I don’t think I can point to any specific inspiration. The book I ended up writing came from a few false starts. Writing about a technomancer came from a fantasy novel idea I had about a clockmaker’s apprentice. That draft went nowhere, but planted some of the seeds that would lead to The Nightshade Cabal. The next iteration was the first to star a character named Isaac Barrow, but the first version of Barrow was pretty uninspired riff on Sherlock Holmes – but with magic! – complete with a Watsonesque narrator named Mr. Pendleton chronicling the tale. This was around the time the BBC Sherlock with Benedict Cumberbatch was at its height, but I was really channeling Jeremy Brett’s take on Sherlock from the 80s and 90s. That draft also went nowhere, and it’s definitely for the best. Pendleton was a fun character, though, and I sometimes think about bringing him back in some manner.

5. Tell us about your writing process. Are you a plotter, panster or somewhere in between? How do you research?

When I’m starting a new project, I almost always start from a character and build the story around them. That might be a bit backwards to some writers, but it works for me. For whatever reason, my characters have a tendency to make themselves known to me long before I have any idea what they’ll be doing in their stories. That’s what leads to those false starts I mentioned before, I think. In terms of the writing process itself, though, I guess you could say I’m a plantser, if that’s a thing! I don’t work from rigid outlines or anything, but once I get started I usually know roughly where the story will end up going and many of the plot points I need to hit along the way.

Something new I’ve been doing for my current manuscript is writing by hand instead of drafting on my computer. I’m terribly easily distracted by the internet and social media and I have a tendency to edit every sentence a few hundred times as I type it, so I decided to take screens out of the process entirely. My word count per writing session has really ramped up! Plus, I get to do a pass of edits as I transcribe what I’ve written.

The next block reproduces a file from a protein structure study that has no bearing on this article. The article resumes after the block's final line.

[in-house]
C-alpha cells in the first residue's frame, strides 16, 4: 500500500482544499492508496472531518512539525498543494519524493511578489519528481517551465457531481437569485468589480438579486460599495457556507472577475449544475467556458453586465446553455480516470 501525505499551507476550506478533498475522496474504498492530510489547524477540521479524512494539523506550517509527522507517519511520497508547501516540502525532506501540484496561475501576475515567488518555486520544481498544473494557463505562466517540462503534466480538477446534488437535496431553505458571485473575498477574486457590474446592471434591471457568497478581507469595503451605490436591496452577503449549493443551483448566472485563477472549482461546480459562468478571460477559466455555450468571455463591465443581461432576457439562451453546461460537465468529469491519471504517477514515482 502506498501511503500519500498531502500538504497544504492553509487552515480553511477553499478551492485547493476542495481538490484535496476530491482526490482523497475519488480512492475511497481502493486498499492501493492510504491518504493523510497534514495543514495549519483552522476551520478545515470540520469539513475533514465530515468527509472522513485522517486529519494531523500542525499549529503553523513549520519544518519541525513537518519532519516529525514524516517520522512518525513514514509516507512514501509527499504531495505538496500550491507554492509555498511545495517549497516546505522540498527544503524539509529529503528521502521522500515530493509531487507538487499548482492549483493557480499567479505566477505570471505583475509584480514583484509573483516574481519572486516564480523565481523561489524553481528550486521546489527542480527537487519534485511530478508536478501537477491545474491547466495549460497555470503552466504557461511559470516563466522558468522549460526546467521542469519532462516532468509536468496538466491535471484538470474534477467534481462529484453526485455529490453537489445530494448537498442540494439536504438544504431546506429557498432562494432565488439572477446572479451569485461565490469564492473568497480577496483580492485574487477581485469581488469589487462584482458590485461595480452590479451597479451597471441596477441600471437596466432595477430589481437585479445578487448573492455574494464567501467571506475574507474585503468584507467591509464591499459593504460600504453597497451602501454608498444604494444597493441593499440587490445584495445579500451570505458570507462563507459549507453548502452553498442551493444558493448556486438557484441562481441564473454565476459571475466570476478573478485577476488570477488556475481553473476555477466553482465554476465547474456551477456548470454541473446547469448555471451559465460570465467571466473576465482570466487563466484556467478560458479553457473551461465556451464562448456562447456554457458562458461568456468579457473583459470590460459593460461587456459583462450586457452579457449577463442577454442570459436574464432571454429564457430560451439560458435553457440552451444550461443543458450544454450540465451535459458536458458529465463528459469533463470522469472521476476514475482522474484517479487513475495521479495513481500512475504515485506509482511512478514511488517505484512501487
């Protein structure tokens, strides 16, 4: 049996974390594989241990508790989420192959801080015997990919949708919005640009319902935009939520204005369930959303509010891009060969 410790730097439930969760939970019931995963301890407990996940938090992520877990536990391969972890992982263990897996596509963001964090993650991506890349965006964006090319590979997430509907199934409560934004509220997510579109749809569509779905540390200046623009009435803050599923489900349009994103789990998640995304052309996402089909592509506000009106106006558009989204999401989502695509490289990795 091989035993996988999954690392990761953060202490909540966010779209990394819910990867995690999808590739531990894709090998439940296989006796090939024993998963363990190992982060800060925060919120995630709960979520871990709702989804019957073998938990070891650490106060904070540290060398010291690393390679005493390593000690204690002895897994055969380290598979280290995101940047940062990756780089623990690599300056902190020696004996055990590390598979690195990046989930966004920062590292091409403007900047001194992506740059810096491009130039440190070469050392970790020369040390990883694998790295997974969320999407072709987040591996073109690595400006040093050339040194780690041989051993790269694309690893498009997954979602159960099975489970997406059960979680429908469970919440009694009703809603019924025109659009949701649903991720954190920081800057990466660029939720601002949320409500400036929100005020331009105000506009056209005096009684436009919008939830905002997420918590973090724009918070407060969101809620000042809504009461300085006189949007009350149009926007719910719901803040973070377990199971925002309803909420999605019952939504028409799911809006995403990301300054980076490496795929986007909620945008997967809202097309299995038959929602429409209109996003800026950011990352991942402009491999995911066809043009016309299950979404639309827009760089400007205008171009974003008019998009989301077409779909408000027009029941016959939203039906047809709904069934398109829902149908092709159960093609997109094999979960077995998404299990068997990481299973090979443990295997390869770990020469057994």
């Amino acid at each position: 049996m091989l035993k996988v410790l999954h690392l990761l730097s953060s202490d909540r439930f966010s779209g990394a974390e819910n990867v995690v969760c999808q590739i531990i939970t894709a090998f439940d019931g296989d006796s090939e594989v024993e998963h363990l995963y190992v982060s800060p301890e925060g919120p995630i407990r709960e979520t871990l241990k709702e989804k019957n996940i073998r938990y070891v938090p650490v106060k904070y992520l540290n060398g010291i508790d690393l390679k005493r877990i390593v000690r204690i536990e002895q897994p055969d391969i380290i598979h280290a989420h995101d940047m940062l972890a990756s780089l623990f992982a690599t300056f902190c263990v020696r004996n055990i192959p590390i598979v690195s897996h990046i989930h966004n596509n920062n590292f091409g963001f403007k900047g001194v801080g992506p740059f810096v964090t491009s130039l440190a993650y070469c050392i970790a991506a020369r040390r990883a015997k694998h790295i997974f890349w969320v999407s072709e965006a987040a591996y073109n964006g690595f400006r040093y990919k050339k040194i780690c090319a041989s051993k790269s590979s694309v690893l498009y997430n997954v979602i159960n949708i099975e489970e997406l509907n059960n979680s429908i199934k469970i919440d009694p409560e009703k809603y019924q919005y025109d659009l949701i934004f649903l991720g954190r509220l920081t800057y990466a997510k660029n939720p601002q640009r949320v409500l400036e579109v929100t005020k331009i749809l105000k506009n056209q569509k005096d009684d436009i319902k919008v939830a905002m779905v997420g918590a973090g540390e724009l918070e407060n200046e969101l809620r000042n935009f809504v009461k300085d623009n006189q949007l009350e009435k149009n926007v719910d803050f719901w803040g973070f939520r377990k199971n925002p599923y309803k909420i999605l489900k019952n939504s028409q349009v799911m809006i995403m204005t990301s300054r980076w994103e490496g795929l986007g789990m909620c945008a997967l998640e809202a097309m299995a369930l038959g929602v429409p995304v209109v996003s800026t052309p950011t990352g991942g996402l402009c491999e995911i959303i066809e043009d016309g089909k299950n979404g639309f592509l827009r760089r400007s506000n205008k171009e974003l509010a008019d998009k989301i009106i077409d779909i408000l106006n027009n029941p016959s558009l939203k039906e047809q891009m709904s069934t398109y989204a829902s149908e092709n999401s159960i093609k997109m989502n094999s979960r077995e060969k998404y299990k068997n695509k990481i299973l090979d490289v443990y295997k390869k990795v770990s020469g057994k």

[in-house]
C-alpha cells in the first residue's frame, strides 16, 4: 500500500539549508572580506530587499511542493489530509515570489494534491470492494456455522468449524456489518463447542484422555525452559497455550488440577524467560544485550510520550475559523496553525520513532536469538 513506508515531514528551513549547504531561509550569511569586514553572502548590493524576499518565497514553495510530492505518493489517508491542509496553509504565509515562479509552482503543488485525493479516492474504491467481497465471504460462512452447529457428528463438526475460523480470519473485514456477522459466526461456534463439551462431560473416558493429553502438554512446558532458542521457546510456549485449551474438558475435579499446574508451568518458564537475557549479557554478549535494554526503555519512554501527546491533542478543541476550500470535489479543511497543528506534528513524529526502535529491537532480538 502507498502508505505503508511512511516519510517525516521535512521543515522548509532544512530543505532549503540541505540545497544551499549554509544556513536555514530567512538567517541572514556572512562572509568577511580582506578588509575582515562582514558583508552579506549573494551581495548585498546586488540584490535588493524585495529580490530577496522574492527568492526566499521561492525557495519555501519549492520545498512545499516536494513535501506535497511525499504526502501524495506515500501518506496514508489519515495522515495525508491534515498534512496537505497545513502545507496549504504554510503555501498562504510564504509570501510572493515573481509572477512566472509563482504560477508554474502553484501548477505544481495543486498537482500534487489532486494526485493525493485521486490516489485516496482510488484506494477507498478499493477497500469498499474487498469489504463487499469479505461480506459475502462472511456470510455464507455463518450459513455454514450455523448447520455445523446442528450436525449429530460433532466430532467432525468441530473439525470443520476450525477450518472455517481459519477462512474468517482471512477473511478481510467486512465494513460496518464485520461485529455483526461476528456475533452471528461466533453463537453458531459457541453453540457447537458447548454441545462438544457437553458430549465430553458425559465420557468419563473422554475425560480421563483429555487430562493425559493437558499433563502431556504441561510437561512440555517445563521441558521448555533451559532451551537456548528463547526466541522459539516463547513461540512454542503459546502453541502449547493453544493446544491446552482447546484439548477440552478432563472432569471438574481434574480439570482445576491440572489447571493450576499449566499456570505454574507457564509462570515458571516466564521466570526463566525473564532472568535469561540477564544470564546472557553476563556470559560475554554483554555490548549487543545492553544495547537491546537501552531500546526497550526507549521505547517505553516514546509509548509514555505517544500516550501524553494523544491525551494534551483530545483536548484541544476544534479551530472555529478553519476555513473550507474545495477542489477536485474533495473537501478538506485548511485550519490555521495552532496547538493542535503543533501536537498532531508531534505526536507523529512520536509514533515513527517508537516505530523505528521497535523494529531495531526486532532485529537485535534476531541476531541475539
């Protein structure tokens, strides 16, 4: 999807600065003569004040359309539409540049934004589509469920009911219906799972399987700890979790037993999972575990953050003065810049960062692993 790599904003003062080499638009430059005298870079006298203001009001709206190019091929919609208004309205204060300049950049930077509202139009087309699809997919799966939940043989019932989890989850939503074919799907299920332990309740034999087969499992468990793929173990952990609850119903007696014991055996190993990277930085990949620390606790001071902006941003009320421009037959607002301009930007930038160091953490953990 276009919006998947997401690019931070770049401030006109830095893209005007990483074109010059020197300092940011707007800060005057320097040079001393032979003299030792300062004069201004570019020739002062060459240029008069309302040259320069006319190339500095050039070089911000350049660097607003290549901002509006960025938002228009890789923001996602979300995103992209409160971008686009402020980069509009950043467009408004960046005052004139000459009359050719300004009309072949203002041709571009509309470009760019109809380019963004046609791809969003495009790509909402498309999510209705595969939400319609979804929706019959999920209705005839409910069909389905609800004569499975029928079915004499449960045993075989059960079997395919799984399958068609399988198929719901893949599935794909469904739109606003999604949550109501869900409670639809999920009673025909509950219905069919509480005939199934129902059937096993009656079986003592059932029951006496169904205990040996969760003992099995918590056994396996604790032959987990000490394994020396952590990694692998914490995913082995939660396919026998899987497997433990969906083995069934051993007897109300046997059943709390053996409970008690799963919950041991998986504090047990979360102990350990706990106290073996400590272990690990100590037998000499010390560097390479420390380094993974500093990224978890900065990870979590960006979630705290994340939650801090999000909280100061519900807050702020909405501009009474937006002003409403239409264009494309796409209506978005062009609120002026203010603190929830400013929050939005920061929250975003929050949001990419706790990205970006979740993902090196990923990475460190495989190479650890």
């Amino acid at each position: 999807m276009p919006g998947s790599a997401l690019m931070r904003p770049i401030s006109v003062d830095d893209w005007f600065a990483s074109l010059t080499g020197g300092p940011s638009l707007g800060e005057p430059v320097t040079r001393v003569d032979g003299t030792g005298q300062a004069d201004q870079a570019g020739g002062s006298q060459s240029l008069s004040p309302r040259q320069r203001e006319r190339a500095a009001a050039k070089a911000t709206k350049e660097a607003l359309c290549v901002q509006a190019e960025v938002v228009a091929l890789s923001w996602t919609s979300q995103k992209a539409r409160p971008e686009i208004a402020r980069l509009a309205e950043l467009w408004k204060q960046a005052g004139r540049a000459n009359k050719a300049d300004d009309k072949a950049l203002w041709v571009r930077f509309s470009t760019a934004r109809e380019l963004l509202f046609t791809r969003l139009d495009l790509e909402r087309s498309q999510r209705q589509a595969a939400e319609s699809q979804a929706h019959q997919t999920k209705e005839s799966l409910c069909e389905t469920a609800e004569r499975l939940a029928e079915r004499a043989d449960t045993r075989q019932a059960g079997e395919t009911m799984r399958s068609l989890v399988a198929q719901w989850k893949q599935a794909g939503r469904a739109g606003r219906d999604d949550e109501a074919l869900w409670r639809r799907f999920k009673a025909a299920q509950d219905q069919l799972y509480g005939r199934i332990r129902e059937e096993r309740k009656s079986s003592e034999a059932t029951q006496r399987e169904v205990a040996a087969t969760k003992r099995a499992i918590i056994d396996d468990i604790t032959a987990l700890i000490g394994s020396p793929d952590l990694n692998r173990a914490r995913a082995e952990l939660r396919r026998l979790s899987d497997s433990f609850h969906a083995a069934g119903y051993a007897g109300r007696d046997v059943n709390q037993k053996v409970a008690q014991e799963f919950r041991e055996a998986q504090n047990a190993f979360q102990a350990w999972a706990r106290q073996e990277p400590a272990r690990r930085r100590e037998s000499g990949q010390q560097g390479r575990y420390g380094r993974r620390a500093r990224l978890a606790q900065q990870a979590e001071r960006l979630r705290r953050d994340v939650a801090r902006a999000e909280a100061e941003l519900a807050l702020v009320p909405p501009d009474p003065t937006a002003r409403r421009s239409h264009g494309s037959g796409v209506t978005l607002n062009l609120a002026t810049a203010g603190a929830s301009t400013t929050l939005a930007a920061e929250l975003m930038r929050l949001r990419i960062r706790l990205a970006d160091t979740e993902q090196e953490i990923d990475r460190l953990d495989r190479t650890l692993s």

I’ve done a fair bit of historical research for The Nightshade Cabal and the other Isaac Barrow stories. I believe that part of playing with any actual historical setting and bending it to fit your story necessitates that research. For one, there will always be some reader out there who knows more than you do and will helpfully point out your errors. But I also think you owe it to yourself and your story to put forth the best effort you can, and that includes research. For one quick example, I knew I couldn’t use Google Maps to look up street names in Halifax. My story is set 140 years in the past, and street names sometimes change over time. But through the local university library, I was able to get a copy of the 1879 Halifax Fire Insurance Plans, which outlined not just the streets as they were at the time but also the specific buildings on each street. It even included details like what each building was made of... wood, brick, ironstone, etc. That’s just so cool to me!

6. What’s the strangest or most interesting thing you’ve researched for your writing?

There was a short story I wrote a few years ago that had dinosaurs causing trouble in 1880s Halifax (‘Things Better Left Buried,’ published in Tesseracts Twenty-Two: Alchemy and Artifacts). I spent a fair bit of time double-checking to make sure certain species I wanted to work into the story had been discovered and identified by 1881. Paleontology was very much in its infancy at the time! I might have spent more time reading about the Bone Wars than I did writing the actual story.